Because a deficit elimination plan approved by the Ann Arbor city council in 2008 has not erased the unrestricted deficit in the golf enterprise fund, the Ann Arbor city council has now moved the accounting for the city golf courses back into the general fund. The vote was taken at the council’s Dec. 3, 2012 meeting, with only Mike Anglin (Ward 5) dissenting.
The move is effective July 1, 2013, which is the start of the 2014 fiscal year, and will satisfy the need to have a deficit reduction plan for the golf enterprise fund. The condition of the separate golf enterprise fund had caught the attention of the state treasurer’s office in 2008, which had led the council to adopt the deficit reduction plan. That plan included a restructuring of the fee schedule to increase the number of rounds played, and the issuance of a liquor license to boost the sales of food and drink at the Leslie Golf course. [.pdf of golf fund deficit elimination plan]
The plan had a clear positive impact on the number of rounds played at the city’s two courses, bringing the total rounds played from a low in 2007 of 35,856 up to 54,500 in 2010. That outpaced the number of rounds projected in the 2008 deficit elimination plan. A slight dip in 2011 to 49,203 rounds has been followed by stronger numbers again in 2012, with 55,135 rounds through Nov. 12. But that compares with 58,571 rounds played back in 2003. [.jpg of chart showing rounds played 2003-2012] Leslie is now closed for the season, but Huron Hills will stay open in the winter as weather permits.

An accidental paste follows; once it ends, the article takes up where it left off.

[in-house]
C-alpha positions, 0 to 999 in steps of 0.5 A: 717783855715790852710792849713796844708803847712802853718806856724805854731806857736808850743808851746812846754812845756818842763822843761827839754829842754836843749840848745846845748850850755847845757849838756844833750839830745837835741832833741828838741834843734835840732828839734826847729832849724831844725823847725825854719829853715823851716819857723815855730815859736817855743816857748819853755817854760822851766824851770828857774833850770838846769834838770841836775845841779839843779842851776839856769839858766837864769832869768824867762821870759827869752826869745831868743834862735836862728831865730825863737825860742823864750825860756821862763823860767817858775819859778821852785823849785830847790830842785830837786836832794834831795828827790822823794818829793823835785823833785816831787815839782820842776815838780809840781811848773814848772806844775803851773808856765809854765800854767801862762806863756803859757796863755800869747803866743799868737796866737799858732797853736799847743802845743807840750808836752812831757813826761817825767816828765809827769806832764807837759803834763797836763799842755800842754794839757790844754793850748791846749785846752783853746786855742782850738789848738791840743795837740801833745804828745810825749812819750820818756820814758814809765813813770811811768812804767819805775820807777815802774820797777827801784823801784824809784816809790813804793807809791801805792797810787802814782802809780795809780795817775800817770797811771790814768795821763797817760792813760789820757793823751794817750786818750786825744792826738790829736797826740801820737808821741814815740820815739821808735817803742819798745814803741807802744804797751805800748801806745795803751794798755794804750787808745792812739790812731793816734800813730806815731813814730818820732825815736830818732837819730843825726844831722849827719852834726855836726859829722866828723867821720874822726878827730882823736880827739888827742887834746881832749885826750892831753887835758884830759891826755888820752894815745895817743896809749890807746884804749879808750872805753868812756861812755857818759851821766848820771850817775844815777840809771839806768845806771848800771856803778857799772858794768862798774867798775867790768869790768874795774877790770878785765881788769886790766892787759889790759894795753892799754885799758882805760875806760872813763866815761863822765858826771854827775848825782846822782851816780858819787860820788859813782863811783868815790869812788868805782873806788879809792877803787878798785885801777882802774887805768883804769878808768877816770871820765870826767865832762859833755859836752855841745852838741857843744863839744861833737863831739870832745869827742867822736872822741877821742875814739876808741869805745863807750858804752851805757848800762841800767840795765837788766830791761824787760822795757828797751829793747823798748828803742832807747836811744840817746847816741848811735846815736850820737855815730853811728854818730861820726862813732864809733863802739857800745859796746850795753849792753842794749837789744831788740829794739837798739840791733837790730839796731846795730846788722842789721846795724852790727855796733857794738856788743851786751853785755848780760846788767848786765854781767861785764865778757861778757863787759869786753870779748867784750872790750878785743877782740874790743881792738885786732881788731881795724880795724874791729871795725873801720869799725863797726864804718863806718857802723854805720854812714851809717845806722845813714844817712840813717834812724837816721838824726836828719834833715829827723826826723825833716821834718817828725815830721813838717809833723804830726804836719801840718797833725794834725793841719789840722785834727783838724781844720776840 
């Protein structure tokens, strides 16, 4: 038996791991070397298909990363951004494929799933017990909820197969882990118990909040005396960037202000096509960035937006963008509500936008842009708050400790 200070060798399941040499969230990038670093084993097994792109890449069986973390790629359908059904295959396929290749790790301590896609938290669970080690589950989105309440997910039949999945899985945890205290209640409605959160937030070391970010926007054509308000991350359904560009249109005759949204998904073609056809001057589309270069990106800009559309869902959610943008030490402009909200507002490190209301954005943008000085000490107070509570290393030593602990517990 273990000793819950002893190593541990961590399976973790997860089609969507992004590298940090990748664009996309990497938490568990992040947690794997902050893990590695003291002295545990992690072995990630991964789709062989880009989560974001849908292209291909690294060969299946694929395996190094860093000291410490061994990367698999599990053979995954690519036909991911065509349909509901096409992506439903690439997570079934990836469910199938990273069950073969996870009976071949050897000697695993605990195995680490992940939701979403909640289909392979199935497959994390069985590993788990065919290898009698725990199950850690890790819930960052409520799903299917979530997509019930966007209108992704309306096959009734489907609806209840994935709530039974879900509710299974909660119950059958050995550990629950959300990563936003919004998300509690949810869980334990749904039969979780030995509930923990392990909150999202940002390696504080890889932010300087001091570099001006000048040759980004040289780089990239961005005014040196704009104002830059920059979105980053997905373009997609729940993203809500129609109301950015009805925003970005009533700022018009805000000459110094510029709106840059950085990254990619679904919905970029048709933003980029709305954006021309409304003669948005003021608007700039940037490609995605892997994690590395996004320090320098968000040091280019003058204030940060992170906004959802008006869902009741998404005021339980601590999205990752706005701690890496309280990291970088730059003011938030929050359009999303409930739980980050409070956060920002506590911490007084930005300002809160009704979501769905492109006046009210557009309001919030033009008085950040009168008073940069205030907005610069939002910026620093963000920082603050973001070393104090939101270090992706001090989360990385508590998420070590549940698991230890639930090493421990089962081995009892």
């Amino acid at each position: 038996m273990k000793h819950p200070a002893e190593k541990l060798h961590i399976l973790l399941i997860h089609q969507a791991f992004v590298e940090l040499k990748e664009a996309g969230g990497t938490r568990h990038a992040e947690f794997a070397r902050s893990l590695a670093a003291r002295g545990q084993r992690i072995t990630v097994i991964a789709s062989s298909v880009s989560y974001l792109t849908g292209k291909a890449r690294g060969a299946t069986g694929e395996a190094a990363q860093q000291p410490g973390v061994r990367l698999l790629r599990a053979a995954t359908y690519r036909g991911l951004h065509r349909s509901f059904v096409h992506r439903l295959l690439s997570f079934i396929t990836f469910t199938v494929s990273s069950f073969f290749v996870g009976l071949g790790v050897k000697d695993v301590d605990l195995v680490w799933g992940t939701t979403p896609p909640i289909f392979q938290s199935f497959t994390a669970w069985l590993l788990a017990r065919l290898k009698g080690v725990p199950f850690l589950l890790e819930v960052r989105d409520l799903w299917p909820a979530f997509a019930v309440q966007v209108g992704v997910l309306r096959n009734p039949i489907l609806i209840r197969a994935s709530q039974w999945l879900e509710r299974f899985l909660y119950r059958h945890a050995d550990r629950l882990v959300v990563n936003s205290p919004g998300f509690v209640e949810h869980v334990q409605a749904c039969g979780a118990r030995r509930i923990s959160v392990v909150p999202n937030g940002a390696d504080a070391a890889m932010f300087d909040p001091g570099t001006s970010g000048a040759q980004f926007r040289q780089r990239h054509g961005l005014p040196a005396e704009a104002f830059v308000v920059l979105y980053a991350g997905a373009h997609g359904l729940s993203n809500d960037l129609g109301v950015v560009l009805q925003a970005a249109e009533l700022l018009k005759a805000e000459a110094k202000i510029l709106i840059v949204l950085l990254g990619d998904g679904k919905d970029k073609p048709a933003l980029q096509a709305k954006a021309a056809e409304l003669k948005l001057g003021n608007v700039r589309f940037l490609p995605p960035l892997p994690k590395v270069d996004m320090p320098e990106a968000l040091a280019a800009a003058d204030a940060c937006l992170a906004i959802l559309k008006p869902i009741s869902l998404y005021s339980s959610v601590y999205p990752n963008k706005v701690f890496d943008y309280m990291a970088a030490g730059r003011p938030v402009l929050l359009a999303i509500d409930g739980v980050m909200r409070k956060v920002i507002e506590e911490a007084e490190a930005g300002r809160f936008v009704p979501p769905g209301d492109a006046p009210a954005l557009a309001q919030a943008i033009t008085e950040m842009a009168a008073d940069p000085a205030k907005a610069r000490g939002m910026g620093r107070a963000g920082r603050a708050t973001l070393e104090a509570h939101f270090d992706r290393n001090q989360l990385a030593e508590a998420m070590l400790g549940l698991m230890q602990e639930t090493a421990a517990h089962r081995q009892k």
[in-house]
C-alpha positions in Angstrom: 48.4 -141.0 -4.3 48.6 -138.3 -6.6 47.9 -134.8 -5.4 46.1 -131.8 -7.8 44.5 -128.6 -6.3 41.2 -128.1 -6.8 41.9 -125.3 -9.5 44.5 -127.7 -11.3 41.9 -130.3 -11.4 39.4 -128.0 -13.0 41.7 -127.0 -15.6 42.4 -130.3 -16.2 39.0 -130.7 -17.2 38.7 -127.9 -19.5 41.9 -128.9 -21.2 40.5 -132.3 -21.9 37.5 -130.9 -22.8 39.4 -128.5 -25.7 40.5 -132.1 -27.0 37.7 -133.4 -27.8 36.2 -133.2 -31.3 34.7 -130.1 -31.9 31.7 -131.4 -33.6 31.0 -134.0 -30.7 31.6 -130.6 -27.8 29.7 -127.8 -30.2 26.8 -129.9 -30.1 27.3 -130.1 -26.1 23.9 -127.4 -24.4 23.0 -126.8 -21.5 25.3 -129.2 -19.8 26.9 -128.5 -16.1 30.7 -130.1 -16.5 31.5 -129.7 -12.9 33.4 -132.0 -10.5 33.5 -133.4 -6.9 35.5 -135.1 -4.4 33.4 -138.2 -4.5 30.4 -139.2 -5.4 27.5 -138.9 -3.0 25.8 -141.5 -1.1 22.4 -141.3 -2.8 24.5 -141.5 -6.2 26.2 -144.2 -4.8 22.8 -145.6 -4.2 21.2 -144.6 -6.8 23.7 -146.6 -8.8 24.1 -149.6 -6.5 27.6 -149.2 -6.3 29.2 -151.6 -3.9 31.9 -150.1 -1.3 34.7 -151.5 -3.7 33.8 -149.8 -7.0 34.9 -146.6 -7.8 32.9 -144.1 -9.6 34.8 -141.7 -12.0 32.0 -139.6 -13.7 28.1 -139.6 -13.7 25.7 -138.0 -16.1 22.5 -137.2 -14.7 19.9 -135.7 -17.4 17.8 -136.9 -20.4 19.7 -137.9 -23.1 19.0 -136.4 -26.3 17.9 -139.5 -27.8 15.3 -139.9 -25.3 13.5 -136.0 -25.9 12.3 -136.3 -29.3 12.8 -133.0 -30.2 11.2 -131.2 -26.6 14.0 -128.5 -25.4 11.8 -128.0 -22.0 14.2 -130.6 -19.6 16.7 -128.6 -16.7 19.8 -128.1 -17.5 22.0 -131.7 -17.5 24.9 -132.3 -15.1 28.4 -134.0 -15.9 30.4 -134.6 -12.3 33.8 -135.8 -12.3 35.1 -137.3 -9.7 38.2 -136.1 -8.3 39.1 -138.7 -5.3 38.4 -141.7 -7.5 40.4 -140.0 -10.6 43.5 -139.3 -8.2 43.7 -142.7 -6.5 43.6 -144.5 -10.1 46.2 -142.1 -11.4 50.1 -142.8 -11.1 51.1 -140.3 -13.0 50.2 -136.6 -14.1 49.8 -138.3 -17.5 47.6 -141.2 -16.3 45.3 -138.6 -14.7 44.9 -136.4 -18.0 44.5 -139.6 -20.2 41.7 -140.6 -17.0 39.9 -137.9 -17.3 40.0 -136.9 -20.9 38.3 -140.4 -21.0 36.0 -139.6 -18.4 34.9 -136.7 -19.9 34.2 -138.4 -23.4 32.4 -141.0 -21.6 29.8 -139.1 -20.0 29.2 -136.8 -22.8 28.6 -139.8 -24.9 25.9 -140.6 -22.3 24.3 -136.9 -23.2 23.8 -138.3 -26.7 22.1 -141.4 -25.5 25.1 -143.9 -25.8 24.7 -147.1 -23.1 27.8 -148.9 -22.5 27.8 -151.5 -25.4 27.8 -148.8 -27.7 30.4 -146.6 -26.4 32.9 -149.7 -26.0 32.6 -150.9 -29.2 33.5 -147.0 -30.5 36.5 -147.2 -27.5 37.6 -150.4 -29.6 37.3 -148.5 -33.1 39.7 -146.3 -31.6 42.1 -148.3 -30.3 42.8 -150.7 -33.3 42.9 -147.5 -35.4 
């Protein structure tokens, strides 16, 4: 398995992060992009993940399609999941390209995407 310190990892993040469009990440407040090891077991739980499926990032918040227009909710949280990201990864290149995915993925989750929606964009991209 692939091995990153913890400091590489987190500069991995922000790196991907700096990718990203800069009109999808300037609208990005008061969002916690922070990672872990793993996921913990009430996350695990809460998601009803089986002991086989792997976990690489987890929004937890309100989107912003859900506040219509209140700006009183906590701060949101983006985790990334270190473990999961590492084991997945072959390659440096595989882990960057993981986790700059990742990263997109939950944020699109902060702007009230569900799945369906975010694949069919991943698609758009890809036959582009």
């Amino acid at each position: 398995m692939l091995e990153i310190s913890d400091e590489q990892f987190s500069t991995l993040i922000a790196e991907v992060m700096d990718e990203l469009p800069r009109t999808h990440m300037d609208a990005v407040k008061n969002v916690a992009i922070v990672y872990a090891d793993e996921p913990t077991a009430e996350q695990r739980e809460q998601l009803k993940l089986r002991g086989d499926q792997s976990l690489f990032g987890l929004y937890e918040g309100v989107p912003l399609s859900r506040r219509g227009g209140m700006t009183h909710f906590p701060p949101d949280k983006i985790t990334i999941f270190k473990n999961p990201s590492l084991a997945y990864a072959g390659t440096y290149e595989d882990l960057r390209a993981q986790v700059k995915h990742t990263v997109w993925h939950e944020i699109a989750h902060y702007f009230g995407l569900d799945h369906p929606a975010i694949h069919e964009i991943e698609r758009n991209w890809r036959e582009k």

On the metrics used by the state treasurer’s office to evaluate a municipality’s funds, however, the golf enterprise fund is still in a negative position. Those metrics are: loss with depreciation, working capital, and unrestricted net deficit. [.pdf of golf enterprise fund data from pages extracted from the comprehensive annual financial report from 2007-2011] The city’s figures for the golf fund’s performance on a purely revenue and expense basis show that it’s improved from the 2008 fiscal year – when it needed a $507,000 subsidy from the general fund – compared to 2012, when that amount was reduced to $271,000. [.jpg of chart showing revenues and expenses] By moving the golf fund back into the general fund, the city expects to save on an accounting basis about $20,000 a year for the general fund, with that amount increasing to $120,000 when the golf fund’s debt is paid off, starting in fiscal year 2016.
The council’s decision to move the golf fund back into the general fund, made at its Dec. 3, 2012 meeting, was supported by Jane Lumm (Ward 2), who highlighted the increasingly positive performance of the golf fund. Before Lumm was most recently elected to the city council in 2011, after having served in the mid-1990s, she was active in opposing a proposal that might have led to the operation of Huron Hills golf course by a private company – Miles of Golf. As a citizen, she addressed the city council about the proposal on June 7, 2010.
The council’s support of moving the golf fund back into the general fund was based in part on the idea that the golf courses should be evaluated on the same basis as other recreational facilities.
The council’s Dec. 3 resolution about the golf enterprise fund included a similar action about the airport enterprise fund, which also shows a deficit, due to the classification of internal loans as unrestricted instead of restricted. The city’s plan for eliminating the deficit for the airport enterprise fund is simply to continue to make payments toward the outstanding balance, which is currently $943,659. Added after initial publication: The airport fund will remain a separate enterprise fund.
This brief was filed from the city council’s chambers on the second floor of city hall, located at 301 E. Huron. A more detailed report will follow: [link]